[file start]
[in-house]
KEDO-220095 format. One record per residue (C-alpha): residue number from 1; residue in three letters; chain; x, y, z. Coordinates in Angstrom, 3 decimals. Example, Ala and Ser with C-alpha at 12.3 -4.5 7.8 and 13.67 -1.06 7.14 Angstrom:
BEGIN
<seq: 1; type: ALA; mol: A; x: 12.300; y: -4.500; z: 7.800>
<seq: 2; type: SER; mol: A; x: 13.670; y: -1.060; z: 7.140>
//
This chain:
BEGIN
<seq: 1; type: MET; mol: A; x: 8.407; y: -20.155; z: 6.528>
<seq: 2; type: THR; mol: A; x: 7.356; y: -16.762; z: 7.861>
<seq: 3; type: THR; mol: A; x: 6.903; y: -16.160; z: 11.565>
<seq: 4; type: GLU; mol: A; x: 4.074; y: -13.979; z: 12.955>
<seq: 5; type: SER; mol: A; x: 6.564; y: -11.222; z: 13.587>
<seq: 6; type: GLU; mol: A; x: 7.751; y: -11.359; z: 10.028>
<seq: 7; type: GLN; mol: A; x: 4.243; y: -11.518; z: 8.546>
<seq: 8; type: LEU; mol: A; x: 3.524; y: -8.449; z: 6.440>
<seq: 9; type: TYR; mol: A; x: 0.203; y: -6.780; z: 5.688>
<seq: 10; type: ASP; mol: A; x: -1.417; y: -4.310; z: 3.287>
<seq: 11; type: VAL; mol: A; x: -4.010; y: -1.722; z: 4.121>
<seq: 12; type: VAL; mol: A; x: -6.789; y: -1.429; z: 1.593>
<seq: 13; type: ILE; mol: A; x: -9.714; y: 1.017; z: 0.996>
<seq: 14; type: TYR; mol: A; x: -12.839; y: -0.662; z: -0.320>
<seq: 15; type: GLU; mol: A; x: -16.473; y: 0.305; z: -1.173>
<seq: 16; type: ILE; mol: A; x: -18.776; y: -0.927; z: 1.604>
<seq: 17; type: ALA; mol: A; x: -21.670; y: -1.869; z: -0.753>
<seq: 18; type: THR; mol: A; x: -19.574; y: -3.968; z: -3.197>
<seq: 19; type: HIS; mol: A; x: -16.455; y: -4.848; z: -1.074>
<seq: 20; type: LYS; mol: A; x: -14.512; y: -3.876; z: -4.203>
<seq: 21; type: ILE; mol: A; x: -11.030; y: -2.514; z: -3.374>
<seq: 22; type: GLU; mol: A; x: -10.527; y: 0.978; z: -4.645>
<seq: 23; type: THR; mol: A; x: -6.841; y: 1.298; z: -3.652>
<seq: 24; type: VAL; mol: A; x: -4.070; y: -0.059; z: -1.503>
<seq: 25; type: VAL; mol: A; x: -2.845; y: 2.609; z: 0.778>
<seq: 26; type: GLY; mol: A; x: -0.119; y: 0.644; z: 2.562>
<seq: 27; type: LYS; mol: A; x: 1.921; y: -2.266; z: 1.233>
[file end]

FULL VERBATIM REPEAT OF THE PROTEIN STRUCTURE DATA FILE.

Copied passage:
[in-house]
KEDO-220095 format. One record per residue (C-alpha): residue number from 1; residue in three letters; chain; x, y, z. Coordinates in Angstrom, 3 decimals. Example, Ala and Ser with C-alpha at 12.3 -4.5 7.8 and 13.67 -1.06 7.14 Angstrom:
BEGIN
<seq: 1; type: ALA; mol: A; x: 12.300; y: -4.500; z: 7.800>
<seq: 2; type: SER; mol: A; x: 13.670; y: -1.060; z: 7.140>
//
This chain:
BEGIN
<seq: 1; type: MET; mol: A; x: 8.407; y: -20.155; z: 6.528>
<seq: 2; type: THR; mol: A; x: 7.356; y: -16.762; z: 7.861>
<seq: 3; type: THR; mol: A; x: 6.903; y: -16.160; z: 11.565>
<seq: 4; type: GLU; mol: A; x: 4.074; y: -13.979; z: 12.955>
<seq: 5; type: SER; mol: A; x: 6.564; y: -11.222; z: 13.587>
<seq: 6; type: GLU; mol: A; x: 7.751; y: -11.359; z: 10.028>
<seq: 7; type: GLN; mol: A; x: 4.243; y: -11.518; z: 8.546>
<seq: 8; type: LEU; mol: A; x: 3.524; y: -8.449; z: 6.440>
<seq: 9; type: TYR; mol: A; x: 0.203; y: -6.780; z: 5.688>
<seq: 10; type: ASP; mol: A; x: -1.417; y: -4.310; z: 3.287>
<seq: 11; type: VAL; mol: A; x: -4.010; y: -1.722; z: 4.121>
<seq: 12; type: VAL; mol: A; x: -6.789; y: -1.429; z: 1.593>
<seq: 13; type: ILE; mol: A; x: -9.714; y: 1.017; z: 0.996>
<seq: 14; type: TYR; mol: A; x: -12.839; y: -0.662; z: -0.320>
<seq: 15; type: GLU; mol: A; x: -16.473; y: 0.305; z: -1.173>
<seq: 16; type: ILE; mol: A; x: -18.776; y: -0.927; z: 1.604>
<seq: 17; type: ALA; mol: A; x: -21.670; y: -1.869; z: -0.753>
<seq: 18; type: THR; mol: A; x: -19.574; y: -3.968; z: -3.197>
<seq: 19; type: HIS; mol: A; x: -16.455; y: -4.848; z: -1.074>
<seq: 20; type: LYS; mol: A; x: -14.512; y: -3.876; z: -4.203>
<seq: 21; type: ILE; mol: A; x: -11.030; y: -2.514; z: -3.374>
<seq: 22; type: GLU; mol: A; x: -10.527; y: 0.978; z: -4.645>
<seq: 23; type: THR; mol: A; x: -6.841; y: 1.298; z: -3.652>
<seq: 24; type: VAL; mol: A; x: -4.070; y: -0.059; z: -1.503>
<seq: 25; type: VAL; mol: A; x: -2.845; y: 2.609; z: 0.778>
<seq: 26; type: GLY; mol: A; x: -0.119; y: 0.644; z: 2.562>
<seq: 27; type: LYS; mol: A; x: 1.921; y: -2.266; z: 1.233>